Bright chill October days of sweet dry smells, smoke and apples and pigskin, memories of touch football games on grassy fields strewn with dry leaves. "You go deep," our QB said, thinking that a big, lanky kid like me must be a good receiver, so I galloped deep looking back over my shoulder, but I was not, in fact, all that terribly interested in actually fighting for possession of the ball. I was brought up to share, not to snatch things away from other people.
Aggressiveness was not a prime value in my family. Only two of my 15 uncles played football, and not one of them was a hunter. They were gardeners, not warriors. Gentle, godly men with husky voices who leaned against cars and talked quietly about manly things, which, for them, included:
1. Cheap Things That Are Better Than Expensive Ones.
2. The Peculiarities of Neighbors.
3. The Relative Merits of Makes of Cars.
4. Amazing Coincidences in Everyday Life.
5. The Art of Raising Strawberries.
6. The Absurdities of Urban Life.
7. Road Trips, Past and Future.
Sports and politics didn't loom large in their world. So when I tune in to talk radio and hear guys ratcheting on and on about the home team betraying them or how much they hate Hillary, it has an exotic tinge for me, like hearing space alien dialogue in a movie. My male role models didn't raise their voices. They stood with their backs to a 1947 Ford and looked off across the field and murmured.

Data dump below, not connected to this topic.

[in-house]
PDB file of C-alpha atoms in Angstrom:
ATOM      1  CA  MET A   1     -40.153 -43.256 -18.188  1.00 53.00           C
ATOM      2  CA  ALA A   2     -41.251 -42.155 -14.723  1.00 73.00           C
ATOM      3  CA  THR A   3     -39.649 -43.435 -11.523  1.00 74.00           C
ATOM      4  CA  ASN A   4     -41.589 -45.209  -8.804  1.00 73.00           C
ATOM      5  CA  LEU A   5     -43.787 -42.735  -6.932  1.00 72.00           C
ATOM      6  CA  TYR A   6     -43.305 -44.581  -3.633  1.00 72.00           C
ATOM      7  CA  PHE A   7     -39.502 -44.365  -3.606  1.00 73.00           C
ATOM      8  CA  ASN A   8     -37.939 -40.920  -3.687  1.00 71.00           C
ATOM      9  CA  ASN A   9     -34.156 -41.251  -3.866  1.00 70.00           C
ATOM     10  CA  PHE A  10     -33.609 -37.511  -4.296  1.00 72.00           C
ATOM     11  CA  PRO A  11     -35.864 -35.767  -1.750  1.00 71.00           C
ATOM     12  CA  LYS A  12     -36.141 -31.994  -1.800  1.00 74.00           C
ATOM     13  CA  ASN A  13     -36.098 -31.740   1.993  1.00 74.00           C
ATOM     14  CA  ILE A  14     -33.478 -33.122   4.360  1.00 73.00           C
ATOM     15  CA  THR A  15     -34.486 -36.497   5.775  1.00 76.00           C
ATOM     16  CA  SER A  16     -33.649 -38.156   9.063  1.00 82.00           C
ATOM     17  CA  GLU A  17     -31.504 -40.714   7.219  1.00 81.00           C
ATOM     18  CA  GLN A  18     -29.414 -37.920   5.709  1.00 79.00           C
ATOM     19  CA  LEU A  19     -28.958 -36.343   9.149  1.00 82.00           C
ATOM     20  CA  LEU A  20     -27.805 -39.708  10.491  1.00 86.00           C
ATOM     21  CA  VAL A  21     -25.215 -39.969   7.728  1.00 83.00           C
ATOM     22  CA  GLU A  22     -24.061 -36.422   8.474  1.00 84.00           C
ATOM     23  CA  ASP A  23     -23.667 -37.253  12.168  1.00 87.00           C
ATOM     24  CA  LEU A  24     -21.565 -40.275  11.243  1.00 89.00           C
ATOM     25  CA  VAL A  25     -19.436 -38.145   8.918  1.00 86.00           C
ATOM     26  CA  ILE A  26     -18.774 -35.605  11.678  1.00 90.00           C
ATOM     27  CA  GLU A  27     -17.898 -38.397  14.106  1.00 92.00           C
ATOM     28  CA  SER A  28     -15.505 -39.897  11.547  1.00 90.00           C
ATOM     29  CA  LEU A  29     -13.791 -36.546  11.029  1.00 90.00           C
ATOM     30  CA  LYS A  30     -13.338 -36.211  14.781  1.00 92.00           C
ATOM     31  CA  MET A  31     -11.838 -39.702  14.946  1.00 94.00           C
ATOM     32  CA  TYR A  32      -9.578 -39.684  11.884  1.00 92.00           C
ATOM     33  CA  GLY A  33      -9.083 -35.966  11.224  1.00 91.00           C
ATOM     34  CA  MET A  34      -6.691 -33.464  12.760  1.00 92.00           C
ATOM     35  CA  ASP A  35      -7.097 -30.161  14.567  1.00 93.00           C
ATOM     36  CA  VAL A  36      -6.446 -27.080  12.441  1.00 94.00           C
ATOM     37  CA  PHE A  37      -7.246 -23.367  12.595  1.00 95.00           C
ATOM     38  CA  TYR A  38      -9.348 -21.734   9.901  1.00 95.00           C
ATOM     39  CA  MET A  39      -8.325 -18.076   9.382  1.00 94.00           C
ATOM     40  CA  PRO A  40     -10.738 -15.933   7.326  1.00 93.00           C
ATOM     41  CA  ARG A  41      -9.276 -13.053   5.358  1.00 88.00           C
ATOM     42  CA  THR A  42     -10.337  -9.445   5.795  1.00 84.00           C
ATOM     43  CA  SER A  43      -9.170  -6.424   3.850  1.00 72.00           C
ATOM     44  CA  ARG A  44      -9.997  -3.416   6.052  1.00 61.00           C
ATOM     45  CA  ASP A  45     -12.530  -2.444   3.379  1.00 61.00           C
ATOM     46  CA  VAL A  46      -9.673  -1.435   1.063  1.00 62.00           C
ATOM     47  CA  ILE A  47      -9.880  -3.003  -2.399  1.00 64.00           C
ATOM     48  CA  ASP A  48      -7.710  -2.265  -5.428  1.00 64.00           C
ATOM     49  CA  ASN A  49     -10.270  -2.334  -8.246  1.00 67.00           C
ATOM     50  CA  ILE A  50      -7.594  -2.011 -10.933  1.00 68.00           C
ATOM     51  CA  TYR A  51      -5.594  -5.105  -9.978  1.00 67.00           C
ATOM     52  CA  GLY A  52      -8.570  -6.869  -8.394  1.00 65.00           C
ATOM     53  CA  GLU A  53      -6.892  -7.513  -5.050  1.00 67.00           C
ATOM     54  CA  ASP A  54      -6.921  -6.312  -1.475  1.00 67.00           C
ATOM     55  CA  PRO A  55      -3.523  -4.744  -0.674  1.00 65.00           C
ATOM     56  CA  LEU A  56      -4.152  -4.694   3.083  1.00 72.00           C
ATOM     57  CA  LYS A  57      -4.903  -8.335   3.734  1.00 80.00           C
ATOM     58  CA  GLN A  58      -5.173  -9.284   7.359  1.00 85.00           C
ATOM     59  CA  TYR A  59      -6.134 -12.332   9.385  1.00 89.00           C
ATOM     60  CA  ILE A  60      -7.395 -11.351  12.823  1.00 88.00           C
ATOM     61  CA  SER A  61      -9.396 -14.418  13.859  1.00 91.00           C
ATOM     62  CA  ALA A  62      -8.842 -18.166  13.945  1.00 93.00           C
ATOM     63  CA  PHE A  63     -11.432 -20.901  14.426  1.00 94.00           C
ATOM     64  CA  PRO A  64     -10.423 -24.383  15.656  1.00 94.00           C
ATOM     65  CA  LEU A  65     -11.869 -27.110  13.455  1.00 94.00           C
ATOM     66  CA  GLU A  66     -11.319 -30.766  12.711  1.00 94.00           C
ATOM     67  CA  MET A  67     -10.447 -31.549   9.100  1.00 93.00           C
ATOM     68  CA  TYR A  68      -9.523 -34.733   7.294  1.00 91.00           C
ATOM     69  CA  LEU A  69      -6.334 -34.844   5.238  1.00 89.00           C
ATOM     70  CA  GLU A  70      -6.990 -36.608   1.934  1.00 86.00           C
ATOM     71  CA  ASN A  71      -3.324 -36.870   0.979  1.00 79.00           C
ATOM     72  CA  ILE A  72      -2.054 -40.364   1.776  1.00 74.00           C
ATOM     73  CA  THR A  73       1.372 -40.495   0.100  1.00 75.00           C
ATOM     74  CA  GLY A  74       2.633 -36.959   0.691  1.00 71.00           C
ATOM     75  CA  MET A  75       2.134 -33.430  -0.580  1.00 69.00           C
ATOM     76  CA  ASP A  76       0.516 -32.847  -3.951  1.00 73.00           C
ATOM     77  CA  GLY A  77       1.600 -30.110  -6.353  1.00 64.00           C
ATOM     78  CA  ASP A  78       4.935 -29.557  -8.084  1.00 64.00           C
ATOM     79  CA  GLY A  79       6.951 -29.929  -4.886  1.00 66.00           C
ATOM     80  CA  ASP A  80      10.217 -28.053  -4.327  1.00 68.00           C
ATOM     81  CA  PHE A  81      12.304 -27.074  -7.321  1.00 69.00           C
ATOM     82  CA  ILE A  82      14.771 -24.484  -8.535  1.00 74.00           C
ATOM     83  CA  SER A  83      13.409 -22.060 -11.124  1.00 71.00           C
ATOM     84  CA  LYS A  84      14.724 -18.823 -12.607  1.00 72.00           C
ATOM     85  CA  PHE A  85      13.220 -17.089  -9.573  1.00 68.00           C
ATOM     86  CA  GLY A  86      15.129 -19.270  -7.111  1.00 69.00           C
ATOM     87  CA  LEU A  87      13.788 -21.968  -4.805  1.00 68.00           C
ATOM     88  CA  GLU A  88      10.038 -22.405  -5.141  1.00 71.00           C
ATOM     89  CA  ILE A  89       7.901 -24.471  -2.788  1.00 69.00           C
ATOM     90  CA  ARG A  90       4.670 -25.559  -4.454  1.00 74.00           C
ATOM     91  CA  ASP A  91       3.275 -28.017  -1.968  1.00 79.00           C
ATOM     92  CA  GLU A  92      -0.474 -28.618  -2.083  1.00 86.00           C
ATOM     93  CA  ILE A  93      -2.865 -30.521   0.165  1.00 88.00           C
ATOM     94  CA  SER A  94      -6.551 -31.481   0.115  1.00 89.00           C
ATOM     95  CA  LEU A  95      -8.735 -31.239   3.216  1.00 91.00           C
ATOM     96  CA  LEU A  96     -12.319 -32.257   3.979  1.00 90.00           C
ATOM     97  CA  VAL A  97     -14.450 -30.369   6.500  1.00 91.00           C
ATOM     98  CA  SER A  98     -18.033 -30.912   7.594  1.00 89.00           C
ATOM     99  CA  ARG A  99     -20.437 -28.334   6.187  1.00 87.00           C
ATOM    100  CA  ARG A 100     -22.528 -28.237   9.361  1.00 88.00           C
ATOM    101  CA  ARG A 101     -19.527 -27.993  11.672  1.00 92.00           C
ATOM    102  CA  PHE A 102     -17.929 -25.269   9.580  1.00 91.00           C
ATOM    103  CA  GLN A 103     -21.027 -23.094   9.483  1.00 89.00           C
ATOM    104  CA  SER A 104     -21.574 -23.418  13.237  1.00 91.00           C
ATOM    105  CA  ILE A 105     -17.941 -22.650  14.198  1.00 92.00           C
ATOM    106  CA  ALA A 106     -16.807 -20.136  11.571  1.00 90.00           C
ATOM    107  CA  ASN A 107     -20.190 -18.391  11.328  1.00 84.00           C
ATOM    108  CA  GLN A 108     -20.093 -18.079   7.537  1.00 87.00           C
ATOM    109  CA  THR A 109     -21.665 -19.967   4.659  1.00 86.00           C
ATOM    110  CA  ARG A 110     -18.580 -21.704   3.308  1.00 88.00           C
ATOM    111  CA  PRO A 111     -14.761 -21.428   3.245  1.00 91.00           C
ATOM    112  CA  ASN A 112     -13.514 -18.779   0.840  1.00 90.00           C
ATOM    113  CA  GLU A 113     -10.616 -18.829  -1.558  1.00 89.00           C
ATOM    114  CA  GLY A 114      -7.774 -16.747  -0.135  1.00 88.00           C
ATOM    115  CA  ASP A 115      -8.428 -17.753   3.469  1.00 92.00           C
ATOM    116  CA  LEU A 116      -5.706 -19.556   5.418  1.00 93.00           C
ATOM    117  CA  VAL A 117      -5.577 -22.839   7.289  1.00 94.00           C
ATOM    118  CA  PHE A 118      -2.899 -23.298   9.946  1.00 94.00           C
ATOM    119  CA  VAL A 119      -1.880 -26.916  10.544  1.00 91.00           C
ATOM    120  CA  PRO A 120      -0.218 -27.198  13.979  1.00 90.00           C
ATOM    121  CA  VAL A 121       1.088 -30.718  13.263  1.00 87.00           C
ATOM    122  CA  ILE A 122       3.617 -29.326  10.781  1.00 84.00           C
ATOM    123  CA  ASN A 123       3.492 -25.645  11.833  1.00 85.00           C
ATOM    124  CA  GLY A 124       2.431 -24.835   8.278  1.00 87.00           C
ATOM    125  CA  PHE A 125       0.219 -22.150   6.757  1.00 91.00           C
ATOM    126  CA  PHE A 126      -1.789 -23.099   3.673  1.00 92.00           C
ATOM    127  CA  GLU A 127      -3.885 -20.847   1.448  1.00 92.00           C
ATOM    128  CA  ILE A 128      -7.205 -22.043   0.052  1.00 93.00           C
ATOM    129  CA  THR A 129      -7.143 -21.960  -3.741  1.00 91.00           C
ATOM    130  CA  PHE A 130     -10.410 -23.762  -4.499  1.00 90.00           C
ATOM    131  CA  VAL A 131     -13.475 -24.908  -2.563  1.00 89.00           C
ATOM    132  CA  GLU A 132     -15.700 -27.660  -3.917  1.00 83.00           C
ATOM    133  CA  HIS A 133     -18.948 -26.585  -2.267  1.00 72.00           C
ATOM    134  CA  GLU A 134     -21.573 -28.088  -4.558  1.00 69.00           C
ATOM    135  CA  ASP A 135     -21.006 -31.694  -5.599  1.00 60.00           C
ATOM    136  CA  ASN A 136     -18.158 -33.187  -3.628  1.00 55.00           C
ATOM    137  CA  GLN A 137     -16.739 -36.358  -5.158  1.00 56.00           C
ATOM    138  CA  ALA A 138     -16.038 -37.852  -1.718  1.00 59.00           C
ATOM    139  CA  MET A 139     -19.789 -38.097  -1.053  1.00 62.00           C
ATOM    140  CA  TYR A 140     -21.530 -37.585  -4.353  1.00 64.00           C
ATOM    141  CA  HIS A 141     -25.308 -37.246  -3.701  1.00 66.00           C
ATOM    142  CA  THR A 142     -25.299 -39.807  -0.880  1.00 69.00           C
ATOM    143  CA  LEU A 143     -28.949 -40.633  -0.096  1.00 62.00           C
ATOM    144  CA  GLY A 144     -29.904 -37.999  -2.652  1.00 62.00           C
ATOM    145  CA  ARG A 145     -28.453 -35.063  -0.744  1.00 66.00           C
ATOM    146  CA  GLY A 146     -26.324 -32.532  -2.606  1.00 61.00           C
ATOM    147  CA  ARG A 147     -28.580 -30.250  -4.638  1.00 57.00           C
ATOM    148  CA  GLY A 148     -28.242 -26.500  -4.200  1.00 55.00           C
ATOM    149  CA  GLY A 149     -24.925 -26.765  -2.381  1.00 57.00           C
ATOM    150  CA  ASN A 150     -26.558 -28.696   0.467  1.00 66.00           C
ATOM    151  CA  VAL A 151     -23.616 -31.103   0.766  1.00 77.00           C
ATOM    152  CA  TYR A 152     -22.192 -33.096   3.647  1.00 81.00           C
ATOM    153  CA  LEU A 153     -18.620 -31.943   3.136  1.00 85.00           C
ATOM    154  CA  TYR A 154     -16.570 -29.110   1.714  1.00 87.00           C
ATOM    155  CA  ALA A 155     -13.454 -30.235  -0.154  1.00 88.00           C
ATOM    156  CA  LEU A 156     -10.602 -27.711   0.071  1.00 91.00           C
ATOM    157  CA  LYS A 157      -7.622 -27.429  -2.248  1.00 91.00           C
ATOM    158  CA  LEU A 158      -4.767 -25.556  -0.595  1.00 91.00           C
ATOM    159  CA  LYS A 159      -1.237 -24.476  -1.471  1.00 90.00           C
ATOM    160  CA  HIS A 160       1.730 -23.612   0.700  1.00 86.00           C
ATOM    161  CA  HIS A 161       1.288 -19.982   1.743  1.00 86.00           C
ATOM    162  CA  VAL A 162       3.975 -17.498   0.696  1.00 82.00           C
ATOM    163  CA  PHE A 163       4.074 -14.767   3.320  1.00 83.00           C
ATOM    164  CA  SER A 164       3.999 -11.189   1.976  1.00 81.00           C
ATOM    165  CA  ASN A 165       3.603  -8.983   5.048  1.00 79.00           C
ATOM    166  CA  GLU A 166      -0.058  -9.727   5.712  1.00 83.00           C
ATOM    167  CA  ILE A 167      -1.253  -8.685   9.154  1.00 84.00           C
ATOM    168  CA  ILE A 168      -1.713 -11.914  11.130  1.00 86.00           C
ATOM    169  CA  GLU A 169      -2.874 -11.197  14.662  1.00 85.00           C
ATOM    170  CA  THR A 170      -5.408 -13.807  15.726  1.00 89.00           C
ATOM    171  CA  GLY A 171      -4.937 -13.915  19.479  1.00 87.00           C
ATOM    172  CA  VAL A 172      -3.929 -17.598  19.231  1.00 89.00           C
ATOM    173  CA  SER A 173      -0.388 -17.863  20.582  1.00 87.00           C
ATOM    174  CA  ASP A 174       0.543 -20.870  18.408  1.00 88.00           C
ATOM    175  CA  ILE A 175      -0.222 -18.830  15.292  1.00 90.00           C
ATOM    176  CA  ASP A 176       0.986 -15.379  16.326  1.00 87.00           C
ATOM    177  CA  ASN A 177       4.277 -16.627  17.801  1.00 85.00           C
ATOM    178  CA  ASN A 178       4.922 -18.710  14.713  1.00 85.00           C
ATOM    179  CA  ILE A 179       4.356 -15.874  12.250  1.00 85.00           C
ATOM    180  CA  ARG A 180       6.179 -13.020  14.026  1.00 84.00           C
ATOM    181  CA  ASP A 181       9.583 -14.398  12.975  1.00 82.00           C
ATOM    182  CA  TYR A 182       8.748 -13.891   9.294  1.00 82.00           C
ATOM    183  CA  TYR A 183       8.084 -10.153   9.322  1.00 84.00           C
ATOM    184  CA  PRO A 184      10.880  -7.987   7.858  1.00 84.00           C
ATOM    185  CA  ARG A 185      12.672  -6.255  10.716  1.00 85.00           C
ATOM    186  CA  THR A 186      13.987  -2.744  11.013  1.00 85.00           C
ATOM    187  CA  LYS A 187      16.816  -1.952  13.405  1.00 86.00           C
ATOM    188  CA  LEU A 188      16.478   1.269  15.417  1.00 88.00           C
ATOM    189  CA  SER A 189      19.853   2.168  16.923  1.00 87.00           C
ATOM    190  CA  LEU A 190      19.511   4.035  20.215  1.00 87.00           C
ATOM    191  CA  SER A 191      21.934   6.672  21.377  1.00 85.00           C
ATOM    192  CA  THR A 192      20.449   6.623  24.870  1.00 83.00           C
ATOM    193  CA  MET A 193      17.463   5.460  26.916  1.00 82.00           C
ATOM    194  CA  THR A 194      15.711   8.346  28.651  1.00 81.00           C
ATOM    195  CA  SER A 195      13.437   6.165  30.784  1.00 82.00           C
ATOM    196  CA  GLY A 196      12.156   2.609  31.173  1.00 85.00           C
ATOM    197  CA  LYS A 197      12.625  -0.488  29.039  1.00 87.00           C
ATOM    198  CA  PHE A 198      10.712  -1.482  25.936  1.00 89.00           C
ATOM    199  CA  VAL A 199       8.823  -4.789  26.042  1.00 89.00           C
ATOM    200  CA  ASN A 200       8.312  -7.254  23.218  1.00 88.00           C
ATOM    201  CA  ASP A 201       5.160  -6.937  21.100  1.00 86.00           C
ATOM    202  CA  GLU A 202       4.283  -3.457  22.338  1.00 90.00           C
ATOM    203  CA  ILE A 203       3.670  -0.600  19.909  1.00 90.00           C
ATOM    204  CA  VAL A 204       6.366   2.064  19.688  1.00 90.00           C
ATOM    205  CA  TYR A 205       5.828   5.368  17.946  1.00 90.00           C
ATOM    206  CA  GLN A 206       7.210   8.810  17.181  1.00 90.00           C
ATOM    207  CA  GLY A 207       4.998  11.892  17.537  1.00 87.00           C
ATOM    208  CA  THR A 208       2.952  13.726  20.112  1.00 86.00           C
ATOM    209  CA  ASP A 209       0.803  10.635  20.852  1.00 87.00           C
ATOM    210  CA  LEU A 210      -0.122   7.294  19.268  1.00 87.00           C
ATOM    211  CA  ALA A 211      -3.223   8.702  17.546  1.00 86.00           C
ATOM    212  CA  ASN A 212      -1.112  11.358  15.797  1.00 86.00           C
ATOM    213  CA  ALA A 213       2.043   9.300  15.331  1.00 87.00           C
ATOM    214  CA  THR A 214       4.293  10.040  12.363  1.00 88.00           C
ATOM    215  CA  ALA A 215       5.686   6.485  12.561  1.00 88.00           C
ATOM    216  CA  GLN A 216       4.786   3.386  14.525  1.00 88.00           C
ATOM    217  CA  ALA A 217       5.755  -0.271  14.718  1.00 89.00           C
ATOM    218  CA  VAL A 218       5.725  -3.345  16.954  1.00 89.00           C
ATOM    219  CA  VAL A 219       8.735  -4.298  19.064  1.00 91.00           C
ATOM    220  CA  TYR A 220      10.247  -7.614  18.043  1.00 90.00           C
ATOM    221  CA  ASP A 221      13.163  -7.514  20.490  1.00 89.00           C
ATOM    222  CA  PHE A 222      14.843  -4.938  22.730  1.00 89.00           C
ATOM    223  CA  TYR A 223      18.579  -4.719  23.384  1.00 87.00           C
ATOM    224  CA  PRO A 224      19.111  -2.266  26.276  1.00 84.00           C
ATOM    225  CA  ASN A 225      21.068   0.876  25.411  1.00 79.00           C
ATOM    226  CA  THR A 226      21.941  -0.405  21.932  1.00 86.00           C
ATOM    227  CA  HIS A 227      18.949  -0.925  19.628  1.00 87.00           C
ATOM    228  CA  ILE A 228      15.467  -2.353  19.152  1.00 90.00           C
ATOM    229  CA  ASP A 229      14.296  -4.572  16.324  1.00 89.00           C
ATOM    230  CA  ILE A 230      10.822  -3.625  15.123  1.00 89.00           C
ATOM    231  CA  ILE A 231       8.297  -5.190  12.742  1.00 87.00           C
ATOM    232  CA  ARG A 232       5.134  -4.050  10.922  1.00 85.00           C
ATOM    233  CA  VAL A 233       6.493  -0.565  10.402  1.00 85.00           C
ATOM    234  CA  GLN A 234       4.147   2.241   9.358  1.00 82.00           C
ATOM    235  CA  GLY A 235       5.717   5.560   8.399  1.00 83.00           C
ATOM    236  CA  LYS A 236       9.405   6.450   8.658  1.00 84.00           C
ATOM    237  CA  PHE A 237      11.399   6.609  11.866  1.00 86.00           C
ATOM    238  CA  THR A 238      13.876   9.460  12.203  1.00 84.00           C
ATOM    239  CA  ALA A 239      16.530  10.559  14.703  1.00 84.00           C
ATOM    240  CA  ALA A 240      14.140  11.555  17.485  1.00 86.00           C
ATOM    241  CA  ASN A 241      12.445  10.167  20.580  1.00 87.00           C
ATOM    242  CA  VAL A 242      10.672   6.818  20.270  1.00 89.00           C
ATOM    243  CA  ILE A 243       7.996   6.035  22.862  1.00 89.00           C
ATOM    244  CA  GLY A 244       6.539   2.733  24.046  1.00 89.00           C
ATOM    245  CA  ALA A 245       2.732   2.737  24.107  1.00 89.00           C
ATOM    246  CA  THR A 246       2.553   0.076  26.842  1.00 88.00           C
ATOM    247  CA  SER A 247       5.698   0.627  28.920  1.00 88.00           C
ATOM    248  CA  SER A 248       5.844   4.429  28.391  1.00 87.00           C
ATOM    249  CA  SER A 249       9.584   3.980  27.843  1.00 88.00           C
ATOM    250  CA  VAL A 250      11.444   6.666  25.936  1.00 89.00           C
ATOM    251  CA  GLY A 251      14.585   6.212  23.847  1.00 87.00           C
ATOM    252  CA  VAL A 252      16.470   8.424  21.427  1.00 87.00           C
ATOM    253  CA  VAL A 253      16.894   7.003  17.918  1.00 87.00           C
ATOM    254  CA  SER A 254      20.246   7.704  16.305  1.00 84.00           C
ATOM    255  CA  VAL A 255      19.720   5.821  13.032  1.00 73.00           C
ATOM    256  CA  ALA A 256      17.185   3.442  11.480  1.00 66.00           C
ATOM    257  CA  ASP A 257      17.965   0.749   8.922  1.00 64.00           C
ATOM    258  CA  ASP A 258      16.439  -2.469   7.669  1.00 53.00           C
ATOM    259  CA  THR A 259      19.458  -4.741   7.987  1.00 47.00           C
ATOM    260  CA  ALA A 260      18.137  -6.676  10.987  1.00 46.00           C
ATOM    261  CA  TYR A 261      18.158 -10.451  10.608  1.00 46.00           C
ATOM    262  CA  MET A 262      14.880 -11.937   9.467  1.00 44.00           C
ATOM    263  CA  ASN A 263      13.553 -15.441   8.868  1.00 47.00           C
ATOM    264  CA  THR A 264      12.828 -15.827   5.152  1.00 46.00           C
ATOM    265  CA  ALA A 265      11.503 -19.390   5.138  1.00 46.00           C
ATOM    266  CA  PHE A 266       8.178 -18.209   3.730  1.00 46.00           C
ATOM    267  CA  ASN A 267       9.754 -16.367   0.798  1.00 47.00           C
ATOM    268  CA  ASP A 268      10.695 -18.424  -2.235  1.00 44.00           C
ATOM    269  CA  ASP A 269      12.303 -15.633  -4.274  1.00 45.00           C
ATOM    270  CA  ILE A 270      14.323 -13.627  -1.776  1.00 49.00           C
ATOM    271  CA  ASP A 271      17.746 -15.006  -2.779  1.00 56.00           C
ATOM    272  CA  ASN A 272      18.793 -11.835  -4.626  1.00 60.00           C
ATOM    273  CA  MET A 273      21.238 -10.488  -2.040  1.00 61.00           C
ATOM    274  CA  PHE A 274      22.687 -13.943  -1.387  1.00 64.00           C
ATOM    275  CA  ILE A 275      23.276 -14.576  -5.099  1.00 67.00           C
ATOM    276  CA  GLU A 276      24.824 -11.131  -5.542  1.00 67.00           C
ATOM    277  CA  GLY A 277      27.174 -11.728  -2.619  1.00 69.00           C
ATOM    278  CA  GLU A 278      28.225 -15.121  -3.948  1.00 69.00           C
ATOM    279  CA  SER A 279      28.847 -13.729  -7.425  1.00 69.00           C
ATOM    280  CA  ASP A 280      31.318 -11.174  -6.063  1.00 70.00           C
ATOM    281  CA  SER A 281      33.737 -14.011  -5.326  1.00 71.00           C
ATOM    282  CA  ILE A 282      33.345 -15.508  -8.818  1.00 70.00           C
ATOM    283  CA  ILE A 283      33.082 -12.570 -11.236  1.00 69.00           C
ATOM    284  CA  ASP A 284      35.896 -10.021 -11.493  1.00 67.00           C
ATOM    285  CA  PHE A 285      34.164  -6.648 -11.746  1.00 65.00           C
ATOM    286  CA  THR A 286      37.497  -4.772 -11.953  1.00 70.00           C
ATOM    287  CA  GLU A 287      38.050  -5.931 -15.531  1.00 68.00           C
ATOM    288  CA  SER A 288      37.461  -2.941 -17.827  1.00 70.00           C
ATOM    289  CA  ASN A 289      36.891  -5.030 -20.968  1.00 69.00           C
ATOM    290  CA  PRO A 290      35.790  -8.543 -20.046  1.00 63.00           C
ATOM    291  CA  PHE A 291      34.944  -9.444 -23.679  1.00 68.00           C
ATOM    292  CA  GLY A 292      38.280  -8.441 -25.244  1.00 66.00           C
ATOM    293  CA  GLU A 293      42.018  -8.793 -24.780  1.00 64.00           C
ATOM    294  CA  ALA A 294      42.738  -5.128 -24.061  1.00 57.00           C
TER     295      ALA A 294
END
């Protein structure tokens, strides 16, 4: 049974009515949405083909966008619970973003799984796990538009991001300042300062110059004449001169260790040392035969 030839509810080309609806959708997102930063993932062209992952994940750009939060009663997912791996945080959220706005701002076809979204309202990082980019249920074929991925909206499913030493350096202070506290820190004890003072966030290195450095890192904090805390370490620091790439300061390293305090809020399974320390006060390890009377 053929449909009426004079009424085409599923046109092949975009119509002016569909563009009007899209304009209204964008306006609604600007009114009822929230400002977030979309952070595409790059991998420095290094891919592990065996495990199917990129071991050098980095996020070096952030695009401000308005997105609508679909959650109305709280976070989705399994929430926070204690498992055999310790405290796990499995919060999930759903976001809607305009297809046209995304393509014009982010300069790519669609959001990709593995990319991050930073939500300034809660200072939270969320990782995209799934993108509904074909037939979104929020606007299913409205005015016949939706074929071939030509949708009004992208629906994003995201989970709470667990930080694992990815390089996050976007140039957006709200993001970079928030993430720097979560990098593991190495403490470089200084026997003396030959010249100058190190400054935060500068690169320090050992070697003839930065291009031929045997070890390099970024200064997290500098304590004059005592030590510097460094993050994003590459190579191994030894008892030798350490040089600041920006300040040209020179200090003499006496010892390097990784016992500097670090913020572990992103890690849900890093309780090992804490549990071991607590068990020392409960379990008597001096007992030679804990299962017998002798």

"How's that car of yours running?"
"Got us to Idaho and back."
"So how was that?"
"Well, she burned a little oil, but she was getting almost 20 miles to the gallon."
Gas mileage: They lied about that, though they were Christians and all. It was a main bragging point. And now oil is $93 a barrel and I hear owners of hybrid cars brag about gas mileage - they can read it right off the instrument panel. My uncles would've loved that, and also the GPS map on the dashboard - my dad would've driven around and around in circles, just to watch that blue dot moving along the street plan of Minneapolis.
Intellectuals who explore maleness do not include the Men Leaning Against The Car Murmuring archetype, but I remember them well, especially on these golden Saturdays in late fall, the gentle voices of the philosophers of the driveway.
What they say is that life is made up of a richness of small things, and you need to keep them all in perspective. Read the Bible, but don't forget to cover your strawberry beds or change your oil. Go places, see things. Don't get carried away. Moderation. Don't get mad. Don't make things more complicated than they are. If you're too busy to stand around and talk, you're not living right.
Some of us veered away from their example and galloped into the stone canyons of careerism, which has warped us somewhat. We are expected to give up our lives for work. We have a tendency to obsess and orate, and that is something the driveway philosophers didn't go in for. They were a chorus, not an audience, and they spoke softly and contrapuntally of the wonders of the world, the benefits of pruning and mulching, the qualities of apples, the science of forecasting winter by observing woolly caterpillars, the plans for flooding the backyard to make a hockey rink.
The driveway philosophers are still with us. Whenever I escape from my stone canyon, I find them here and there, talking uncle talk. They constitute a large, invisible bloc that looks at candidates for public office and gets an intuitive sense of who is real and who is not. They know that politicians live in stone canyons and hire smart designers to create their personas, but they check out Clinton and Obama and Giuliani and Romney and they wonder who knows about gas mileage, who has a normal relationship with children, who can truly appreciate a really good apple. And that's why Iowa is important. It's a major state of driveway philosophers.
Garrison Keillor's column appears Thursdays in The Sun. His e-mail is email@example.com.